As well as the more traditional and often dramatic seascapes that can to viewed on the beaches of Gower, there are many hidden miniature seascapes waiting to be discovered, many on a daily basis as the tides ebb and flow.
4 impressions of Langland Bay have been added to my ongoing project “Gower Impressions”
I have for a long time been wanting to create a series of images using only a mobile phone and the square image format. During 2018 I was fortunate enough to live in the Gower village of Murton and this gave me the opportunity to spend many hours walking around the local bays and footpaths. This, the initial phase in the development of this gallery, concentrates on those images captured during 2018 and covers Mumbles to Three Cliffs Bay.
Project “valley” sits alongside “plateau” as a collection of impressionist style images photographed in and around the Swansea Valley. For many years I lived in the small village of Ynystawe and recently moved across the valley to Glais. From Ynystawe, on the north-western slopes of the valley, there are often fabulous sunrises to view over Mynydd Drumau. Then in Glais, from the top of Graig y Pal, there are far reaching views in all directions. Most of this project is inspired by those valley views. The single addition is an autumnal view across the Upper Lliw Reservoir.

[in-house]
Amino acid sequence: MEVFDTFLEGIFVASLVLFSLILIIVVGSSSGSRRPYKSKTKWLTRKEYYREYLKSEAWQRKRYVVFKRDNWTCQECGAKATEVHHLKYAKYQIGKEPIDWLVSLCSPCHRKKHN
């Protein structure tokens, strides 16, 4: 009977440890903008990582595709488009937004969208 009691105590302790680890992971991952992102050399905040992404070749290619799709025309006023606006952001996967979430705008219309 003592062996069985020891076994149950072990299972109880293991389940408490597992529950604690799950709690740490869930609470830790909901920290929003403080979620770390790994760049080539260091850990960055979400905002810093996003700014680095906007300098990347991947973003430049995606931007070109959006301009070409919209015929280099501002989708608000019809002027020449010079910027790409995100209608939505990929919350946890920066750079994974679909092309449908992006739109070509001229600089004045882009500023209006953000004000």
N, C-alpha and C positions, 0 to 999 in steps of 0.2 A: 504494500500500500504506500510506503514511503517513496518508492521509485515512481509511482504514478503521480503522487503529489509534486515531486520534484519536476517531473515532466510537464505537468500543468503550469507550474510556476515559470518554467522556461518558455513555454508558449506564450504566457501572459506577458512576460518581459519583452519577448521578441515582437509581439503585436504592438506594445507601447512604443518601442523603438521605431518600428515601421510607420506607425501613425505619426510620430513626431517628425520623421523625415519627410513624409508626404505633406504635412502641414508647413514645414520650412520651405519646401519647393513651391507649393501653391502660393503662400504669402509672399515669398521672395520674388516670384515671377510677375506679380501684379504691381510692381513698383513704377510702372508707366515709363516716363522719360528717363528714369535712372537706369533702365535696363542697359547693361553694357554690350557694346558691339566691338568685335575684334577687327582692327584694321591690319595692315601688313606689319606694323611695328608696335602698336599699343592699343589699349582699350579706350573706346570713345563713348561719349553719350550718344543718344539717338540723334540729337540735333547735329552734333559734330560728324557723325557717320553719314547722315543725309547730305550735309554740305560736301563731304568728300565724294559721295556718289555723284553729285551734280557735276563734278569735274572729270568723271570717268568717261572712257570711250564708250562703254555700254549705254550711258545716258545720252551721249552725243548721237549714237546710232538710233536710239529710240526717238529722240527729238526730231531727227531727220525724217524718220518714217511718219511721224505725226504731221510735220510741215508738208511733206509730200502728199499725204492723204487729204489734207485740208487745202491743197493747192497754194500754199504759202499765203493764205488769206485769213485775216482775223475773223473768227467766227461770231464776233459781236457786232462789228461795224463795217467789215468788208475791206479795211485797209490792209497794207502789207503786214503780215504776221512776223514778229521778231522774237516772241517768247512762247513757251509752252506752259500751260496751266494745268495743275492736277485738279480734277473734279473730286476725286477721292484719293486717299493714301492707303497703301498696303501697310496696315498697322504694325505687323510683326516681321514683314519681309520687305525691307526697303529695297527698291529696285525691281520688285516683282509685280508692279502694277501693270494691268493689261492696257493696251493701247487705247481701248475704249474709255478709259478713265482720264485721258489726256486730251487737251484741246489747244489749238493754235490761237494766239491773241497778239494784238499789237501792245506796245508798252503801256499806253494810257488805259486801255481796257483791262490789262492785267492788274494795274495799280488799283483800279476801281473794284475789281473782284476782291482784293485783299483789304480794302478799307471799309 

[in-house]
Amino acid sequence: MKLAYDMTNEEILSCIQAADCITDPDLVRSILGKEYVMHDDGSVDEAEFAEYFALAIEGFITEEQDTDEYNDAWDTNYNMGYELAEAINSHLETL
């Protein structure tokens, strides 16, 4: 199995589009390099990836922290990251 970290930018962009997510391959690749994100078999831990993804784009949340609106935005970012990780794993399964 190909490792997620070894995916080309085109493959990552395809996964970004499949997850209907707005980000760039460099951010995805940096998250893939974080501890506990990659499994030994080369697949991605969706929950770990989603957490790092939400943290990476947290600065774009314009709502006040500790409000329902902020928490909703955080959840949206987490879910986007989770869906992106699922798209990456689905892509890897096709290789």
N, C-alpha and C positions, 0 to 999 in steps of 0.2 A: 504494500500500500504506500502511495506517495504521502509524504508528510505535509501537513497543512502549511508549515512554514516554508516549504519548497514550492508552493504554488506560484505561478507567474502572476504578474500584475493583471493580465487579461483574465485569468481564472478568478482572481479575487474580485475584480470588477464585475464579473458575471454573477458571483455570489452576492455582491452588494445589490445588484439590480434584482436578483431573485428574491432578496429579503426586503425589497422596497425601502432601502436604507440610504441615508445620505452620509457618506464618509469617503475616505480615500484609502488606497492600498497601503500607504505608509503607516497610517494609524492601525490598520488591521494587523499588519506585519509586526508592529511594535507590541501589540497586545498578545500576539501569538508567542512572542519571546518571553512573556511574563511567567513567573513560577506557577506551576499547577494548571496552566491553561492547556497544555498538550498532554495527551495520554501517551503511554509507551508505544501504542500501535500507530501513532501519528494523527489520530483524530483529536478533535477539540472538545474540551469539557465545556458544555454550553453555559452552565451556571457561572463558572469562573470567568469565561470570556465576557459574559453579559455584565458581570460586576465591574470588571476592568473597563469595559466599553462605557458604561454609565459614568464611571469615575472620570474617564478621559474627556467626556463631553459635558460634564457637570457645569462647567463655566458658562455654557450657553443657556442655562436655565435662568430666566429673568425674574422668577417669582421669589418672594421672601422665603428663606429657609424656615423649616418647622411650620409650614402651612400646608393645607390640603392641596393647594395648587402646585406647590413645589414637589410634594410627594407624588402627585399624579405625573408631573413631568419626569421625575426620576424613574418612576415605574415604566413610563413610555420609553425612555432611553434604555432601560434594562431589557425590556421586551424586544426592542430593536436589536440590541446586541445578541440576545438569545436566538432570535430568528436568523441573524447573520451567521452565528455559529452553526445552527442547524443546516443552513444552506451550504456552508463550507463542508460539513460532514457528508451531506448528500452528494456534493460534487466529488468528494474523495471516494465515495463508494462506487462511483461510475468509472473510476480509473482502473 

Both projects share the same camera technique. I use a shutter speed longer than 1/4 second, coupled with a sweeping horizontal movement of the camera as the image is taken. The combination of camera movement and the relatively long exposure time create an impression of the “true” scene.
(below: a blanket of early morning mist covers the valley in a view from Ynystawe)
My photography is sometimes connected or maybe inspired by music, and this is indeed the case with projects “plateau” and “valley”. These two pieces of music, full of ambient textures and rich in colour can be found on the album “Orbus Terrarum” by The Orb. “Plateau” is my interpretation of an upland region known as the Gwrhyd, set high above the north-western slopes of the Upper Swansea Valley. It is a remote, sparsely populated area with isolated farms, an old chapel, ancient stone walls, solitary trees and of course the odd sheep. The weather here can change almost without warning and the narrow single-track road can become awash with surface water. There are no views into surrounding valleys from the Gwrhyd, rather the views are far reaching across valley tops in all directions, the Black Mountain at the western end of the Brecons Beacons being the backdrop to the north.
(below: the view looking north to the Black Mountain from the Gwrhyd)